Unpublished Dispositionlawrence Lowe, Petitioner-appellant, v. Elton Scott, Respondent-appellee, 877 F.2d 62 (6th Cir. 1989)Annotate this Case
Before KENNEDY, RALPH B. GUY and ALAN E. NORRIS, Circuit Judges.
This case has been referred to a panel of the court pursuant to Rule 9(a), Rules of the Sixth Circuit. Upon examination of the record and briefs, this panel unanimously agrees that oral argument is not needed. Fed. R. App. P. 34(a).
Lawrence Lowe moves for counsel and appeals from the district court's judgment dismissing his petition for a writ of habeas corpus filed under 28 U.S.C. § 2254. Following a jury trial, Lowe was convicted of first degree murder in violation of Mich.Comp.Laws Sec. 750.316, and conspiracy to obstruct justice in violation of Mich.Comp.Laws Sec. 750.157(a). He was sentenced to life imprisonment.
Lowe raised the following claims in his petition: (1) he was denied his constitutional rights when the trial court disobeyed the Michigan Court of Appeals' order to prepare transcripts of grand jury testimony; (2) the question of malice was taken away from the jury in violation of Sandstrom v. Montana, 442 U.S. 510 (1979); (3) he was denied effective assistance of counsel because the same court-appointed attorney represented both him and his co-defendant at trial; (4) he was illegally arrested and detained for five days before arraignment; (5) a jury instruction impermissibly shifted the burden of proof as to the identity of the murderer away from the prosecution; (6) the search warrant was constitutionally defective because it was not based upon reliable information; and (7) he was improperly denied an evidentiary hearing.
After reviewing the response, the district court dismissed the petition as meritless. Lowe raises the same arguments on appeal.
Lowe's first claim, that he was denied his constitutional rights when the trial court disobeyed the Michigan Court of Appeals' order to prepare a transcript of the grand jury's testimony, is without merit. Lowe failed to show prejudice resulting from the missing transcript, and thus, failed to establish that he was denied the right to a fair appeal. See Bransford v. Brown, 806 F.2d 83, 86 (6th Cir. 1986), cert. denied, 481 U.S. 1056 (1987). Lowe's conviction was based only on testimony which was elicited at trial. Thus, the grand jury testimony which resulted in an indictment is irrelevant to Lowe's ability to appeal. As a result, Lowe's first habeas claim is without merit.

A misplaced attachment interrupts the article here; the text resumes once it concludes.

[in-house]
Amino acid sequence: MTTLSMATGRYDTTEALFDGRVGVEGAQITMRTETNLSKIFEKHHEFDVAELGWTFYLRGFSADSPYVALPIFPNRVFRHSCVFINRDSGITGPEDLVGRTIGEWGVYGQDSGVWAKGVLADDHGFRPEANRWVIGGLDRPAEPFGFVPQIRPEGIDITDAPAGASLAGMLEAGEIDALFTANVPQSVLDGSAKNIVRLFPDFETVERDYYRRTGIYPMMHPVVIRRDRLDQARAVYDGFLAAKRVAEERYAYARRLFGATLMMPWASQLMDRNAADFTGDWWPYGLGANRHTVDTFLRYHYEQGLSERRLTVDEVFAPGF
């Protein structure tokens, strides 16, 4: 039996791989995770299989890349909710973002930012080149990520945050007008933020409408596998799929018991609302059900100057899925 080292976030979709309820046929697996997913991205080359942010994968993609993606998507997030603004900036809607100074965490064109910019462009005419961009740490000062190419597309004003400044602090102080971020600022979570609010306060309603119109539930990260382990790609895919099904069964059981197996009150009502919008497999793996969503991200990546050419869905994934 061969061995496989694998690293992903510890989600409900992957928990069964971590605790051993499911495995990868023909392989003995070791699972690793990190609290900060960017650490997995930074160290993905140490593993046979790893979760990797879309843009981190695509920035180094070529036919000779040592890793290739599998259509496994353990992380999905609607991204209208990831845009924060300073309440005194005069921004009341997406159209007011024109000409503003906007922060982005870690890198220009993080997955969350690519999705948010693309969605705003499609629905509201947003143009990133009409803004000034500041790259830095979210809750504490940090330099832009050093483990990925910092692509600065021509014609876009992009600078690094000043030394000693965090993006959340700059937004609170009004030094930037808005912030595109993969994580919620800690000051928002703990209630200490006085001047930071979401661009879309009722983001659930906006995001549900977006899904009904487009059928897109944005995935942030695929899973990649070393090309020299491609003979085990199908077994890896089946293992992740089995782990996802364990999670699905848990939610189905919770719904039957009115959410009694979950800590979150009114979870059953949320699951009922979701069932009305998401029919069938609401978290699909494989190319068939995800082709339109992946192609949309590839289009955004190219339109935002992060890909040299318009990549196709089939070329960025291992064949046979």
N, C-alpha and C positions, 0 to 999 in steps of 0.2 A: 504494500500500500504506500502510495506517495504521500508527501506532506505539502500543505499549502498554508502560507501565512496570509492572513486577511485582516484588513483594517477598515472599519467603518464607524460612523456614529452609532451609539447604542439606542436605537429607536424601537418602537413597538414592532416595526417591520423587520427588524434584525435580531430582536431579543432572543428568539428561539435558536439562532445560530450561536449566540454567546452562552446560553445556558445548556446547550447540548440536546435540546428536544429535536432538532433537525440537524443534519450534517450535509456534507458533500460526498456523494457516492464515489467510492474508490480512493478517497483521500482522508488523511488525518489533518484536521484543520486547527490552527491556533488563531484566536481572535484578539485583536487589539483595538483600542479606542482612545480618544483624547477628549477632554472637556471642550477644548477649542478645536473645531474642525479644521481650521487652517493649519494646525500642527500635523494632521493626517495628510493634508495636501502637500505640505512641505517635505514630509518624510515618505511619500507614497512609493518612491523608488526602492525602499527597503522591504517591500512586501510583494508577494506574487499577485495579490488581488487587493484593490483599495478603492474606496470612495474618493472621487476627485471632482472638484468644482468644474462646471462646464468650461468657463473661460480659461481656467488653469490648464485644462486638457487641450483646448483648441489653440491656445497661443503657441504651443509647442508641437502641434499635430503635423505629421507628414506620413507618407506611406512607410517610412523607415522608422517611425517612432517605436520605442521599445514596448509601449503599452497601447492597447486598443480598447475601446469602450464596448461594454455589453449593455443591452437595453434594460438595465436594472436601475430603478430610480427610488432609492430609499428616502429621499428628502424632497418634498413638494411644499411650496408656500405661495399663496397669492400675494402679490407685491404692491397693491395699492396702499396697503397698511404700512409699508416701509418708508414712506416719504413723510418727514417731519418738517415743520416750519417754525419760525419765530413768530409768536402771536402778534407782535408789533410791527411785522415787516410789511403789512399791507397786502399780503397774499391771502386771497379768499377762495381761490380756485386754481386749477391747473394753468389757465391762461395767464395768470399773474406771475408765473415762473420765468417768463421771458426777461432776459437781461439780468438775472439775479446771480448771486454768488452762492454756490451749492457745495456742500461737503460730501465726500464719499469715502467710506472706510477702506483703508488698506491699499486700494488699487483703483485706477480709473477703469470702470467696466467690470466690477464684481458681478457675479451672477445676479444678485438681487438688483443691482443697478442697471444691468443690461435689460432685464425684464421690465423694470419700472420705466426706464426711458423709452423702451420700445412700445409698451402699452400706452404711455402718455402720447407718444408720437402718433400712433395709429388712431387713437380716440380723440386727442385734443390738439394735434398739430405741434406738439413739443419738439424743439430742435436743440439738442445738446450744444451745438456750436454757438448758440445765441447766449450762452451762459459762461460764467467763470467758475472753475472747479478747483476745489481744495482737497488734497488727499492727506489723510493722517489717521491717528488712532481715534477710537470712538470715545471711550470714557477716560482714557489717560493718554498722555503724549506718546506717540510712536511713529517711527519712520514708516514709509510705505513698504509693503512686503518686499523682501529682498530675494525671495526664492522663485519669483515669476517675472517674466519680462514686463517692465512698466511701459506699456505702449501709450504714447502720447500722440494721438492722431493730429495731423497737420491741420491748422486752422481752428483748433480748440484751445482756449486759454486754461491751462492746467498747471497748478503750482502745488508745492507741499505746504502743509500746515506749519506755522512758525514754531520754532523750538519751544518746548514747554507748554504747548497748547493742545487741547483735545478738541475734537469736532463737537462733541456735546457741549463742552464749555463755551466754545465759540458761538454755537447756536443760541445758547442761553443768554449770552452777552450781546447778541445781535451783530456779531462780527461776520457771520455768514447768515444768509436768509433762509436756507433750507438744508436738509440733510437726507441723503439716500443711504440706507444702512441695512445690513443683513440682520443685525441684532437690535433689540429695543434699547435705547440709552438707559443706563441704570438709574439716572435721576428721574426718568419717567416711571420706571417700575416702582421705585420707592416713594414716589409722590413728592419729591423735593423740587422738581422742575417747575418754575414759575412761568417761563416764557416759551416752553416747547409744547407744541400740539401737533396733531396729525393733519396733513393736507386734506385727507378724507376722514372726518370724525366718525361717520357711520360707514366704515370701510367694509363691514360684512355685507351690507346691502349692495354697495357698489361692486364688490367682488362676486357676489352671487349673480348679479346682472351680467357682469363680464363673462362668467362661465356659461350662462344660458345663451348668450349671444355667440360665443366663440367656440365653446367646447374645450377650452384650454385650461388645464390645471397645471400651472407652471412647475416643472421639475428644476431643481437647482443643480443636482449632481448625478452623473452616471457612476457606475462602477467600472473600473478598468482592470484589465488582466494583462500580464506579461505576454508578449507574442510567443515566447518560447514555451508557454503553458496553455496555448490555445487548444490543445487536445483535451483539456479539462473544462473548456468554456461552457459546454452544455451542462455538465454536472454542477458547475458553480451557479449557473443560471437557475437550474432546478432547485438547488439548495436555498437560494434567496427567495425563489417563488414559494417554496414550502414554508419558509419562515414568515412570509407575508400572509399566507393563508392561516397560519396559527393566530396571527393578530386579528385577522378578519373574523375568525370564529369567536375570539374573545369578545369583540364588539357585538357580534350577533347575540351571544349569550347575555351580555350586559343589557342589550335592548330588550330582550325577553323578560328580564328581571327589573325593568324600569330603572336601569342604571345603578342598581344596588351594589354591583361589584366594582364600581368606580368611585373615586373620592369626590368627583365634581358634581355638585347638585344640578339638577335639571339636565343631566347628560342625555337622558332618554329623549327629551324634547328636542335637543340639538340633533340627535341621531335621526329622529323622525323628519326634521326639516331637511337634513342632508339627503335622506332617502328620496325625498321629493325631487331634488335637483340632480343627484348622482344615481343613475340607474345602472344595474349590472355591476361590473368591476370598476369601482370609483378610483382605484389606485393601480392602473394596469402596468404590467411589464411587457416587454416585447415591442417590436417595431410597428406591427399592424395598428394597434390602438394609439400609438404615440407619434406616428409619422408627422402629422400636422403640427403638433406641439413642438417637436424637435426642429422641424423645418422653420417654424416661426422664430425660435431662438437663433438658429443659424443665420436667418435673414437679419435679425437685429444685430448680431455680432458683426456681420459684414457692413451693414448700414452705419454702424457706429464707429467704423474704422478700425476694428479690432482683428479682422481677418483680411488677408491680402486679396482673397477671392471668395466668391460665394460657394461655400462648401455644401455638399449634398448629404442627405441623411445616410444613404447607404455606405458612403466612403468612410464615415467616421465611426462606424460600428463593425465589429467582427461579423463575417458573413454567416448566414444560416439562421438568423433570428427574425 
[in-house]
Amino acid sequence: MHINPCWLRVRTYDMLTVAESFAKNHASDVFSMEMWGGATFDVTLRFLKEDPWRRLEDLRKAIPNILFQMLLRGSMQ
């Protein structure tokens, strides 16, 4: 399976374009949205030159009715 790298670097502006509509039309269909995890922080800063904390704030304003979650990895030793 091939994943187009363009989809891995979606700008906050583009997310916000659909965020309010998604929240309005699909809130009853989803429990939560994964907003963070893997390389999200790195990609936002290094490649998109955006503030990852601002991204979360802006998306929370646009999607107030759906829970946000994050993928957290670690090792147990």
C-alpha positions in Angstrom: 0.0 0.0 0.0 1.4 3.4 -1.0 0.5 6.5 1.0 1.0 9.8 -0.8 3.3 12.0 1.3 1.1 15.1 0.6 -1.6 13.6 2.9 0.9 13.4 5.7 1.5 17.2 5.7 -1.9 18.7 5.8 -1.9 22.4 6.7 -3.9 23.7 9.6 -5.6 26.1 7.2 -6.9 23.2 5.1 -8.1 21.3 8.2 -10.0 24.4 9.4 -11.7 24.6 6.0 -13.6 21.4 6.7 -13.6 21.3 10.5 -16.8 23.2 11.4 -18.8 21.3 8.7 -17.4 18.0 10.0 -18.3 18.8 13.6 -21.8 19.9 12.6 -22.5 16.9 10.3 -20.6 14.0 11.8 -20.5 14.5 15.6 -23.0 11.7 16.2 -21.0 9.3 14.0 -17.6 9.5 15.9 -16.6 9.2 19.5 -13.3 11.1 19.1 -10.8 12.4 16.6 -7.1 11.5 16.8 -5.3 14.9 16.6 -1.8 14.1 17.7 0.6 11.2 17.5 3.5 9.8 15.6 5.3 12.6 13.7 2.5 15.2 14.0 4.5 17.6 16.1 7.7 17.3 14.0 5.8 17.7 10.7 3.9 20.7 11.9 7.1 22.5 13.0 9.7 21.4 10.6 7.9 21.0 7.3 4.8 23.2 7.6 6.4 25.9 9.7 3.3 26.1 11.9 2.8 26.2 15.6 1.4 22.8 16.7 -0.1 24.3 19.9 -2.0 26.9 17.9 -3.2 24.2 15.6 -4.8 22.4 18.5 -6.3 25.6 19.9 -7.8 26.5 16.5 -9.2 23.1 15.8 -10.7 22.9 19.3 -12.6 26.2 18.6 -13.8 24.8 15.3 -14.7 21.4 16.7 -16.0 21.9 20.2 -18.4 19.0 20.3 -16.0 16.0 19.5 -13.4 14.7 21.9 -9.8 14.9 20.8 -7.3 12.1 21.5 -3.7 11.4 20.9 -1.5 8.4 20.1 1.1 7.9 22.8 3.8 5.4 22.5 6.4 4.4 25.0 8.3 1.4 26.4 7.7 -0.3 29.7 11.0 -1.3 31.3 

Lowe's second claim is that a trial court instruction took the question of malice away from the jury in violation of Sandstrom v. Montana, 442 U.S. 510. The respondent concedes that the instruction was erroneous under Sandstrom. Nevertheless, the conviction should be upheld since the constitutional error was harmless beyond a reasonable doubt. See Rose v. Clark, 478 U.S. 570, 576-79 (1986). In this case, the error was harmless because the issue at trial was one of identity, not intent. The focus of Lowe's defense was that the victim was killed by two other men, and he was not involved in the crime. Thus, the second claim is meritless.
Lowe's third claim is that he was denied his constitutional rights to a fair trial, confrontation of witnesses, and effective assistance of counsel because he and his co-defendant were represented by the same court-appointed attorney. Lowe did not object to the joint representation at the time of trial. Lowe first argues that the trial court erred when it did not inquire whether defense counsel's joint representation would present a conflict. However, a trial court is not required to so inquire. See Cuyler v. Sullivan, 446 U.S. 335, 345-48 (1980). In order to establish a violation of the sixth amendment, a defendant who raised no objection at trial must demonstrate that an actual conflict of interest adversely affected his lawyer's performance. See Cuyler, 446 U.S. at 348. Lowe claims that his attorney made statements on the record which showed that defense counsel abandoned him in order to protect his co-defendant and that the transcripts that he was not provided would support his claim. However, a review of the pleadings shows that this claim must also fail. Lowe admits in his petition that he was not present at the hearings when his counsel allegedly made his statement on the record abandoning him. At the district court level, he did not state how he got this information. On appeal, he does state that a prisoner at the Wayne County Jail, who was present at the hearing, overheard the prosecutor tell the judge that the co-defendant had given him some favorable information and then the judge, attorney, and the prosecutor went into the judge's chambers. These factual allegations will not be considered by this court as they were made for the first time on appeal, and were not presented to the district court or the state appellate courts. See Lyle v. Koehler, 720 F.2d 426, 428-29 (6th Cir. 1983). As Lowe failed to establish any conflict of interest which adversely affected him, this claim fails.